signs, but Samra offered no testimony as to what gang would
be associated with those signs. Samra noted that in some
pictures, W. B. was making a "throwdown" sign,
which was used by gang members to show that the member had
weapons. Additionally, W. B. posted pictures of himself
pointing a handgun at the camera, which Samra explained would
be typical of gang members. Samra also stated that in some of
the pictures, W. B. was dressed either in camouflage or was
wearing a red hat, and Samra apparently saw that as a sign of
gang membership, as he had previously testified that the
wearing of certain colors would indicate gang affiliation.
The State offered no testimony or other evidence, however, to
show that red and camouflage were the colors of either the
Winston Road Squad gang or the Gangster Disciples. Finally,
Samra testified that the Facebook post showed W. B. and one
of his codefendants displaying tattoos of what could be their
nicknames, and he observed that gang members often went by
testified that in his capacity as Director of Student
Services for Muscogee County, he served as a disciplinary
hearing officer and he maintained the disciplinary records
for Muscogee County students. Dubose stated that Rule 14 of
the Muscogee County School District Behavior Code prohibits
gang activity on school property. In August 2015,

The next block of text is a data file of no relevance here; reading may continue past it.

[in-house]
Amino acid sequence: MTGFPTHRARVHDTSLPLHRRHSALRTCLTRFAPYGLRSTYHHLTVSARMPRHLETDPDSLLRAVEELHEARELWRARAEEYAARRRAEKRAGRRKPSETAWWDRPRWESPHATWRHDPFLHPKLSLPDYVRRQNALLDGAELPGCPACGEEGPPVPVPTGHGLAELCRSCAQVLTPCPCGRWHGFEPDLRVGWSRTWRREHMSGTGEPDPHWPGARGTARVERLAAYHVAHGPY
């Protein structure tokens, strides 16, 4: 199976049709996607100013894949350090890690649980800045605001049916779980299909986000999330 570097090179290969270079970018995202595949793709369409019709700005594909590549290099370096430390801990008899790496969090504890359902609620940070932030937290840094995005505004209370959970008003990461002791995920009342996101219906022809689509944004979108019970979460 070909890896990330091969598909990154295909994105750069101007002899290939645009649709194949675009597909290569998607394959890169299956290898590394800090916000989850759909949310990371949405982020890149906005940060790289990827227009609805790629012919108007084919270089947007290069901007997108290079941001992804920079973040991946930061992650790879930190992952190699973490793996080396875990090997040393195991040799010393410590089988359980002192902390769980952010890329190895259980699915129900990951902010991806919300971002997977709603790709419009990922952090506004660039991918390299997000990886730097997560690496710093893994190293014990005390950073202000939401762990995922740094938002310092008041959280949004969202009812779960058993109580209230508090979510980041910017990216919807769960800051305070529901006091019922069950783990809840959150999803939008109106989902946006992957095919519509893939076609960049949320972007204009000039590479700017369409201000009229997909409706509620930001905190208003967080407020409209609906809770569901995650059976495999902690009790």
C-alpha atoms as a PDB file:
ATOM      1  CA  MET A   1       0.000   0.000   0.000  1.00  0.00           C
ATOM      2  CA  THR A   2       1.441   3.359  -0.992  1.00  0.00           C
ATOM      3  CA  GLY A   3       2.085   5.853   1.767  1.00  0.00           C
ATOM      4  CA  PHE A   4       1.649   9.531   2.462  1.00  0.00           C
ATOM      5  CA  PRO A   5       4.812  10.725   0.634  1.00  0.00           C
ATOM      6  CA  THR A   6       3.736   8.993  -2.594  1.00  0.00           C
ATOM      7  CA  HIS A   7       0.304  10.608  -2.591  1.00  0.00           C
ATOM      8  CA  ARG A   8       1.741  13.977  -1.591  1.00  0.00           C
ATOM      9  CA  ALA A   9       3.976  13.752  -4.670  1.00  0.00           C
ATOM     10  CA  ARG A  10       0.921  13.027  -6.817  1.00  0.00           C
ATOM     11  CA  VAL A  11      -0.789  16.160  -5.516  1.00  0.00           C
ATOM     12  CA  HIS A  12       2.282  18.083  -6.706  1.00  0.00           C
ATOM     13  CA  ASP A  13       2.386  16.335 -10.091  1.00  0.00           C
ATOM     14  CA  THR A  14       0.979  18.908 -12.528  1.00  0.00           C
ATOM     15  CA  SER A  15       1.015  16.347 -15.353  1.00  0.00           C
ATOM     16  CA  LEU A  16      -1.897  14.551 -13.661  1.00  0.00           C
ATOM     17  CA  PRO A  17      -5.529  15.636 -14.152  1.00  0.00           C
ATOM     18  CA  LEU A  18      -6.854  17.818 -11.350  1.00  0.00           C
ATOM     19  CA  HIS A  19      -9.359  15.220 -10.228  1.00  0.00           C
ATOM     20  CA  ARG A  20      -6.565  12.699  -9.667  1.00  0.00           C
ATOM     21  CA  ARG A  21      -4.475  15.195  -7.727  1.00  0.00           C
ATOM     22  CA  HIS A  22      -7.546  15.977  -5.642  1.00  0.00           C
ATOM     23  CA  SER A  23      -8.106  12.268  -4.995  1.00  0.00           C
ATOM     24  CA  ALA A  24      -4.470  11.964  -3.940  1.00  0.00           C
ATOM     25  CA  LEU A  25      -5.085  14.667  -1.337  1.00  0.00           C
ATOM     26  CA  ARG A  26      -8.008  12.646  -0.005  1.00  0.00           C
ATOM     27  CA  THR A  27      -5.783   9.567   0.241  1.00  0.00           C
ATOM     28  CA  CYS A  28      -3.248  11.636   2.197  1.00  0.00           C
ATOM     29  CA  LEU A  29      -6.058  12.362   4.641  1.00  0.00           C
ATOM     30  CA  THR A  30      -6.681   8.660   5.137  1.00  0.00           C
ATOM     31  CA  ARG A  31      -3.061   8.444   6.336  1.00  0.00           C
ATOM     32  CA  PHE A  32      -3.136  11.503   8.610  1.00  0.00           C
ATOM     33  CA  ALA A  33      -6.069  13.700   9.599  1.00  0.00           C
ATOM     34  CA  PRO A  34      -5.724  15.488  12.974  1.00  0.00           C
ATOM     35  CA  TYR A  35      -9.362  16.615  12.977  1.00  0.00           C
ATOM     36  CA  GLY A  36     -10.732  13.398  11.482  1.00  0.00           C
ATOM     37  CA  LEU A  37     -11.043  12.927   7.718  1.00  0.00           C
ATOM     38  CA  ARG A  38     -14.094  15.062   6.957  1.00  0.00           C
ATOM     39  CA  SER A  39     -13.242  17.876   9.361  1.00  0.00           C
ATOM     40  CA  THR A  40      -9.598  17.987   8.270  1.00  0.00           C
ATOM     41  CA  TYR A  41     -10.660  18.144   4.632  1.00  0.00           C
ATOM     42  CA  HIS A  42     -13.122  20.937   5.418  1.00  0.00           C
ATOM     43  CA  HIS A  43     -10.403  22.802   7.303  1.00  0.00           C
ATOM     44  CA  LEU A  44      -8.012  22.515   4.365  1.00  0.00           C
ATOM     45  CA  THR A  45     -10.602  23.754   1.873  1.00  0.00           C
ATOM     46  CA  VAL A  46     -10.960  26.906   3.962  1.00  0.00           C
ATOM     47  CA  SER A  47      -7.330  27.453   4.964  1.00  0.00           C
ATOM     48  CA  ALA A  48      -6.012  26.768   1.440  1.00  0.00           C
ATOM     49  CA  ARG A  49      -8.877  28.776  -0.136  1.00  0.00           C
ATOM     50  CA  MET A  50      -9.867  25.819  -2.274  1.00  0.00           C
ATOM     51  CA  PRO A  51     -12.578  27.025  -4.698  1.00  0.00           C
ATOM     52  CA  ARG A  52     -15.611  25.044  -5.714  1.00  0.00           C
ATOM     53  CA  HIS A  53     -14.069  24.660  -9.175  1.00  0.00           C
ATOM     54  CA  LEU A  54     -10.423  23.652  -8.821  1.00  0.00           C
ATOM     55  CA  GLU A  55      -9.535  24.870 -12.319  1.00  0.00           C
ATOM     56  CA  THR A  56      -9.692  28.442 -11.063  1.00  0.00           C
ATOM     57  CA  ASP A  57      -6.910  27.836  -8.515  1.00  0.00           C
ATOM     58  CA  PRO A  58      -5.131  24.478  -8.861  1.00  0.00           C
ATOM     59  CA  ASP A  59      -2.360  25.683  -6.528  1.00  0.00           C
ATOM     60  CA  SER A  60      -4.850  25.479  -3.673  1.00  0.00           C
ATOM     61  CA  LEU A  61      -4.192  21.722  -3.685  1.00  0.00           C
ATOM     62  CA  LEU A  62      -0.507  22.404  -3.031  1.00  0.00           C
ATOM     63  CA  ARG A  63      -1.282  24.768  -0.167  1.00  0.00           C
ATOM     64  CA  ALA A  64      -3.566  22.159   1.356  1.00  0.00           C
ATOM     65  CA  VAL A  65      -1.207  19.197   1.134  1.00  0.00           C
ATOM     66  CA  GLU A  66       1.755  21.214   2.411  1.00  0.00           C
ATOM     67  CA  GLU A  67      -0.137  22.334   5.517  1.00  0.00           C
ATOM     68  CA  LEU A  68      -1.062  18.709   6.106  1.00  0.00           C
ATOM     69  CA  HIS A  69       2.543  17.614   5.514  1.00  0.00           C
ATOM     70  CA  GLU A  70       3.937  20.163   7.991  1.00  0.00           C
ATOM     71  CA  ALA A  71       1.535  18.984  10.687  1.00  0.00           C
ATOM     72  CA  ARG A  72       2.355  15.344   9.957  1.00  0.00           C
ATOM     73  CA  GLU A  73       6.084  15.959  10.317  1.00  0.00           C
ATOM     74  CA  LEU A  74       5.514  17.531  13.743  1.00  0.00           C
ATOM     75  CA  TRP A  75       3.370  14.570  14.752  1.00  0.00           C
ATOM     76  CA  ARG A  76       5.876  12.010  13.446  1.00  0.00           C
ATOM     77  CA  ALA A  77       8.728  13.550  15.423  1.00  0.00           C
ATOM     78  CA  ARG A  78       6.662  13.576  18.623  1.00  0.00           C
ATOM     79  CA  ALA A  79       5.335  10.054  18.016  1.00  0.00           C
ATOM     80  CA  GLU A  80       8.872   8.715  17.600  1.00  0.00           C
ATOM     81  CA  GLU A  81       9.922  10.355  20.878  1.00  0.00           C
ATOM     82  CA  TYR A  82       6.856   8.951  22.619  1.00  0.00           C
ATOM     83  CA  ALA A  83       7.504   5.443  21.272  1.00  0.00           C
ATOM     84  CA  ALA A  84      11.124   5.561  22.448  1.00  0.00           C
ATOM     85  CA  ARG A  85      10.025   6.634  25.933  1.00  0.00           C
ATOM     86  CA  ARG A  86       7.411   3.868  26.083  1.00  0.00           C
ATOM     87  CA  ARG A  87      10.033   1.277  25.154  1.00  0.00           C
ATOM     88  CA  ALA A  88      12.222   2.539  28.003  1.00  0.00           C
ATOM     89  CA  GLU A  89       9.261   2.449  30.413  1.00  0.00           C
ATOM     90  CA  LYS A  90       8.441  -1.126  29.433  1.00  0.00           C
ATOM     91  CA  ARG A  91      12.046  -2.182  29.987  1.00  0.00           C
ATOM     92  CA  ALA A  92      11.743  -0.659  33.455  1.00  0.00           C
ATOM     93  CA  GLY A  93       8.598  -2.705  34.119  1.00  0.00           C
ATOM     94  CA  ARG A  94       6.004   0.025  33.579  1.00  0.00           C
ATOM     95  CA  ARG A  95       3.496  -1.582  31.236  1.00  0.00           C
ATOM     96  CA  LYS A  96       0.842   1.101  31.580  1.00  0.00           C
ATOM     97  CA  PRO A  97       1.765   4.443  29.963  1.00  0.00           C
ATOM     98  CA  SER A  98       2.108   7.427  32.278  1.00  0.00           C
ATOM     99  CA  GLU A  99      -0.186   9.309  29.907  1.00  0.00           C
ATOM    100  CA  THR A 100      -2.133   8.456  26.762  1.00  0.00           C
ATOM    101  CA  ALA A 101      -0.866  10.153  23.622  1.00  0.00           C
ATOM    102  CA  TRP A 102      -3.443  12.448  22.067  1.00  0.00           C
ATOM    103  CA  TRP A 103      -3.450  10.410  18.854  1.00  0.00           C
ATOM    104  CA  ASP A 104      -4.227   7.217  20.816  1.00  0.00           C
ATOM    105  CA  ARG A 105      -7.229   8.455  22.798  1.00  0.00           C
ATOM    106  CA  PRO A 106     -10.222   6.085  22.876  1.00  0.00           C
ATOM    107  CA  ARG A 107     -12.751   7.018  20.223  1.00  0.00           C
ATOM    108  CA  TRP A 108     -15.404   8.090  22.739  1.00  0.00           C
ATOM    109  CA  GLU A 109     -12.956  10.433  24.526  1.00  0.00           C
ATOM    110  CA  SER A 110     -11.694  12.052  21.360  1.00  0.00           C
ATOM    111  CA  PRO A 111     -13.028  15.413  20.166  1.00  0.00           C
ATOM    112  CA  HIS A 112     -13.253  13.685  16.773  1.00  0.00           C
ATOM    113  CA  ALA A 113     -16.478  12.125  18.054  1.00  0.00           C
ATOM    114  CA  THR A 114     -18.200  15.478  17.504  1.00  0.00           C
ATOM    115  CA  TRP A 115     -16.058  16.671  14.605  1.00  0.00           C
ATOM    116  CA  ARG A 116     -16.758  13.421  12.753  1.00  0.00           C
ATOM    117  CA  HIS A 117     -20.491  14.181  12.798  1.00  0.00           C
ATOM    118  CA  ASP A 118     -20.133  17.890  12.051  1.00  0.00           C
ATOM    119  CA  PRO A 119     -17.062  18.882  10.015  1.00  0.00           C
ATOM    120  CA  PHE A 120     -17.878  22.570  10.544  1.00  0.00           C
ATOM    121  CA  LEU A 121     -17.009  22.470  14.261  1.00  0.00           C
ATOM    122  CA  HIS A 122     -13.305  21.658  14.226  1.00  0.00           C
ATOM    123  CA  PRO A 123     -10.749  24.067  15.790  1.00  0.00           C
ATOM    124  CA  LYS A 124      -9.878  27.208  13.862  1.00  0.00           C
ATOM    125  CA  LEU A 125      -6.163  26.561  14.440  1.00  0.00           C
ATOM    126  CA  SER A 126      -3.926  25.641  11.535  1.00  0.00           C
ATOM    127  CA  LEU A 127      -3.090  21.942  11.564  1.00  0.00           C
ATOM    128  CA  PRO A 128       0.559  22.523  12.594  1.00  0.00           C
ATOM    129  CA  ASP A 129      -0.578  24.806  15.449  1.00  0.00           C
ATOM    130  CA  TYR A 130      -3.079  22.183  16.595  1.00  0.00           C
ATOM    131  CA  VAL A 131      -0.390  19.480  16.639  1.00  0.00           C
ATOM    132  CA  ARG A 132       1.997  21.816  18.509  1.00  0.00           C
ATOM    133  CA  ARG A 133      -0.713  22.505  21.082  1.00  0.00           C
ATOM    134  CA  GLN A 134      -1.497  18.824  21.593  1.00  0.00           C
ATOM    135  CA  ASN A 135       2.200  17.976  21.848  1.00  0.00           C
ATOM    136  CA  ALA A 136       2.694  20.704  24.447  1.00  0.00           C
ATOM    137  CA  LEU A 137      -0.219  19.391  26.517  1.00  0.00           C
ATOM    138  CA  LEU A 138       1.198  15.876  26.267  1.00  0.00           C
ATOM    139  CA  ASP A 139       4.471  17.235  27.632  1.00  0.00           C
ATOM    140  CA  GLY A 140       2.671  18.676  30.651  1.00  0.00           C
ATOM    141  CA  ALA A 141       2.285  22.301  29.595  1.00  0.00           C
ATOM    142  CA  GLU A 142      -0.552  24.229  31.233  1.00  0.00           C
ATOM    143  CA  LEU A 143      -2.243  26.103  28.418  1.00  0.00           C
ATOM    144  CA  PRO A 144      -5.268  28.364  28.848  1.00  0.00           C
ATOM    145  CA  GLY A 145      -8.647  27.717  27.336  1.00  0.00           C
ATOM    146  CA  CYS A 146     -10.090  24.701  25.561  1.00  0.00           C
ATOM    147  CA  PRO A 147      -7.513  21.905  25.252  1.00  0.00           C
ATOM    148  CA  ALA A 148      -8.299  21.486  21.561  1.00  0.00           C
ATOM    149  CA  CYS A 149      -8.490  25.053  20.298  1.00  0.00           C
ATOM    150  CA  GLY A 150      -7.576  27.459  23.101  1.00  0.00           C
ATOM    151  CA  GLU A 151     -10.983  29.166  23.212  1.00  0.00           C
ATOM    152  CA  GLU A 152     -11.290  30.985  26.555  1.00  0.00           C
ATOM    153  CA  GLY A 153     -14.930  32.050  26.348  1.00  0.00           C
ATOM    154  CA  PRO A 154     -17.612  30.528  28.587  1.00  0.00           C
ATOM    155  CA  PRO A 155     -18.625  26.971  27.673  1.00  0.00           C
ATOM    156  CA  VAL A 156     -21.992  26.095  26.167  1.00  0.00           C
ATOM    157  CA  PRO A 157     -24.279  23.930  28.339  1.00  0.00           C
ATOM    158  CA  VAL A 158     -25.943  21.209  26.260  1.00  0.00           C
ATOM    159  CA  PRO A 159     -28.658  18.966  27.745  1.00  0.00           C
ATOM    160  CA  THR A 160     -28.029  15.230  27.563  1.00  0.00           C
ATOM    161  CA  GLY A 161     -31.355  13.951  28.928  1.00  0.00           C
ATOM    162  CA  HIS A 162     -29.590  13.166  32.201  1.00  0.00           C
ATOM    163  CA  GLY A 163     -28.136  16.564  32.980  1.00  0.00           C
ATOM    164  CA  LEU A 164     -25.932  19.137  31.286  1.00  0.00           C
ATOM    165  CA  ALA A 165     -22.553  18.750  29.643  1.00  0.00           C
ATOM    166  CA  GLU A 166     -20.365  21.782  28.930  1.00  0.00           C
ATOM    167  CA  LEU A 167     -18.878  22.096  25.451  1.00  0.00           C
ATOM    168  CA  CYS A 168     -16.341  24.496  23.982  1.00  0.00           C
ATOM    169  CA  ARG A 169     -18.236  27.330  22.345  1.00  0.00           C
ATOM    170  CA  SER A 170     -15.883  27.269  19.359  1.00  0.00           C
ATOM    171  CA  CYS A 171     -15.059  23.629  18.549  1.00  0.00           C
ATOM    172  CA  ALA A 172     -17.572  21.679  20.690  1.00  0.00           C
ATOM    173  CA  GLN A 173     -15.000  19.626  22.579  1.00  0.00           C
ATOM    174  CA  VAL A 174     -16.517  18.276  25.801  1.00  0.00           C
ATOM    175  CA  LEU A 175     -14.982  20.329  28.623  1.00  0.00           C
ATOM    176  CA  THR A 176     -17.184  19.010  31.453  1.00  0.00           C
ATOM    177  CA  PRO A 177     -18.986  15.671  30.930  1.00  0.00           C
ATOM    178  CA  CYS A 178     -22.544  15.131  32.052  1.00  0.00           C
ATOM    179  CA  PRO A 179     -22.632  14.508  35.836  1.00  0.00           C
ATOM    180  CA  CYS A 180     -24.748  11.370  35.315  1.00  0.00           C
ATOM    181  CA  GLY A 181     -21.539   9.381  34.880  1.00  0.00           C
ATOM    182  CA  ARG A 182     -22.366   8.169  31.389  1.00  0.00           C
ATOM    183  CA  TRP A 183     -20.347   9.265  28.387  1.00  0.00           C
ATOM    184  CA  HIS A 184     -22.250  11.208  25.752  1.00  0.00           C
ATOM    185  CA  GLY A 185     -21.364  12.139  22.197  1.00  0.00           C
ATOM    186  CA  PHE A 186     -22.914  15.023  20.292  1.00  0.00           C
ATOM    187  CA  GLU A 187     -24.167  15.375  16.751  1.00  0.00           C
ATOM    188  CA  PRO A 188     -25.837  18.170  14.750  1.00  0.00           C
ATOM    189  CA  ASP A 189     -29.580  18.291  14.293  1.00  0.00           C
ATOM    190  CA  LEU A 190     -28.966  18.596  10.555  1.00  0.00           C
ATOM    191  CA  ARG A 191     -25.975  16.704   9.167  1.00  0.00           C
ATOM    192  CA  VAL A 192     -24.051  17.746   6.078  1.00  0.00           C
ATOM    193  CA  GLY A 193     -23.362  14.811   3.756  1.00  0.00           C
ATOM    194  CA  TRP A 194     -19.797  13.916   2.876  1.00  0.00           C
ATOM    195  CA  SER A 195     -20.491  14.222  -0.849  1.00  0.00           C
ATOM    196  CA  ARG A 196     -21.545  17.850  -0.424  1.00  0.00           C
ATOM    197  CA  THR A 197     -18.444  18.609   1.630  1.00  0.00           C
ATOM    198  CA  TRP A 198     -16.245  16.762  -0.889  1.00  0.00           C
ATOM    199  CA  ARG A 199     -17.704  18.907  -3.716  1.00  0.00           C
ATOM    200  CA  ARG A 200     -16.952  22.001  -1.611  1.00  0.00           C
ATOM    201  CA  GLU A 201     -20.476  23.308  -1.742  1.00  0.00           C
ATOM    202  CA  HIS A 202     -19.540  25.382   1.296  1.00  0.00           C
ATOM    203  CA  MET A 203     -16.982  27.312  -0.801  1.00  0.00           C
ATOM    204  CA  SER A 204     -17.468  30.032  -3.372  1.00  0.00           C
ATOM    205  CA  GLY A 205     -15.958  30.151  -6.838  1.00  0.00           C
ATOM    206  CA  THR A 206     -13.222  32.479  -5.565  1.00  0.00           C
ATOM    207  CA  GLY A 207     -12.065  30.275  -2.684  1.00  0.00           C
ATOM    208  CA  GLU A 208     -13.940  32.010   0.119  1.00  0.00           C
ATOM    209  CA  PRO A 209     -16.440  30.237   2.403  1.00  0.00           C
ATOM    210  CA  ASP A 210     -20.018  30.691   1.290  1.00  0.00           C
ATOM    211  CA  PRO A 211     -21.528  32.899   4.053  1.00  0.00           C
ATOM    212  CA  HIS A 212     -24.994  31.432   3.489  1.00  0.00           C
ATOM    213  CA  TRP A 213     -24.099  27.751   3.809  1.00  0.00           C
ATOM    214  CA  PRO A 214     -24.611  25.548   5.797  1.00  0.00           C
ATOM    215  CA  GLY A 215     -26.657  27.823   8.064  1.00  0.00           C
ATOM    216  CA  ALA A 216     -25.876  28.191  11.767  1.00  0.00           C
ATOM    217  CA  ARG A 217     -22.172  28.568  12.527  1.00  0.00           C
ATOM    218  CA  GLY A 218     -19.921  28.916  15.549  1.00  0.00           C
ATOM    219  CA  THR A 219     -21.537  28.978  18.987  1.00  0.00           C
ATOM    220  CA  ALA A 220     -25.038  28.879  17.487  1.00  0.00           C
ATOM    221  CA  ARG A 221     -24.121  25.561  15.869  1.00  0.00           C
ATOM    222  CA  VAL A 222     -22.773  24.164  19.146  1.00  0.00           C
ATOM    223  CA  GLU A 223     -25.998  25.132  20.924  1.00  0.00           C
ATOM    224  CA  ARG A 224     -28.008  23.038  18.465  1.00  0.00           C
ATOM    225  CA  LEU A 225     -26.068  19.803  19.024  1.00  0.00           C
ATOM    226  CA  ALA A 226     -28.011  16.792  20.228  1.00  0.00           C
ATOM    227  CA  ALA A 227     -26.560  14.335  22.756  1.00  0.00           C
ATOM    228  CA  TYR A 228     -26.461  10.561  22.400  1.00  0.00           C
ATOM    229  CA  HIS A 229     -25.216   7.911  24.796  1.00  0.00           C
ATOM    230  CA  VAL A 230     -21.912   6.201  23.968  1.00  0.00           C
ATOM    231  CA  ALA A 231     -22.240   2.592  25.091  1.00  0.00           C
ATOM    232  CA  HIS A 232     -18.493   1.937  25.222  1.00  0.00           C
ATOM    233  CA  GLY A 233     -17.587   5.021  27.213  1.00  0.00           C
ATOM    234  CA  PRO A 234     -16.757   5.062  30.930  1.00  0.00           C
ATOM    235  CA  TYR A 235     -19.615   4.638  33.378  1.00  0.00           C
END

approximately five months before the burglary at issue, W. B.
and one of his co-defendants assaulted a student at a
Muscogee County middle school, and during the subsequent
disciplinary proceedings, each admitted to violating Rule
14's prohibition on gang activity.
on the foregoing evidence, the juvenile court found that W.
B. had engaged in criminal gang activity. W. B. now appeals
Georgia's Street Gang and Terrorism Prevention Act, OCGA
§ 16-15-1, et seq., makes it "unlawful for any
person employed by or associated with a criminal street gang
to conduct or participate in criminal gang activity through
the commission of" certain enumerated criminal offenses,
including burglary. See OCGA § 16-15-4 (a); OCGA §
16-15-3 (1) (A); OCGA § 16-14-3 (5) (A) (vii). Here, the
delinquency petition alleged that W. B. had violated this
statute by committing the burglary while "associated
with the 'Winston Road Squad' gang." Thus, to
prove that W. B. had violated the Street Gang Act as charged,
the State was required to show that W. B. was associated with
the Winston Road Squad gang; that the Winston Road Squad gang
was a criminal street gang; that W. B. committed a predicate
act of criminal gang activity, namely the burglary with which
he was charged; and that the commission of the burglary
"was intended to further the interests of [the Winston
Road Squad gang]." Jones v. State, 292 Ga. 656,
659 (1) (b) (740 S.E.2d 590) (2013); Rodriguez v.
State, 284 Ga. 803, 806-807 (1) (671 S.E.2d 497) (2009).
On appeal, W. B. asserts that the State failed to prove
either that he was associated with the Winston Road Squad
gang, or that the burglary was committed to further the
interests of that organization. Assuming for purposes of this
appeal that the State's evidence sufficed to prove that
W. B. was associated with the Winston Road Squad gang and
that the Winston Road Squad gang was a criminal street gang,
find that the evidence was insufficient to show that W. B.
committed the burglary to further the interests of the
sustain W. B.'s conviction under OCGA § 16-15-4 (a),
the State was required to prove "something more than the
mere commission of a crime by gang members."
Randolph v. State, 33 ...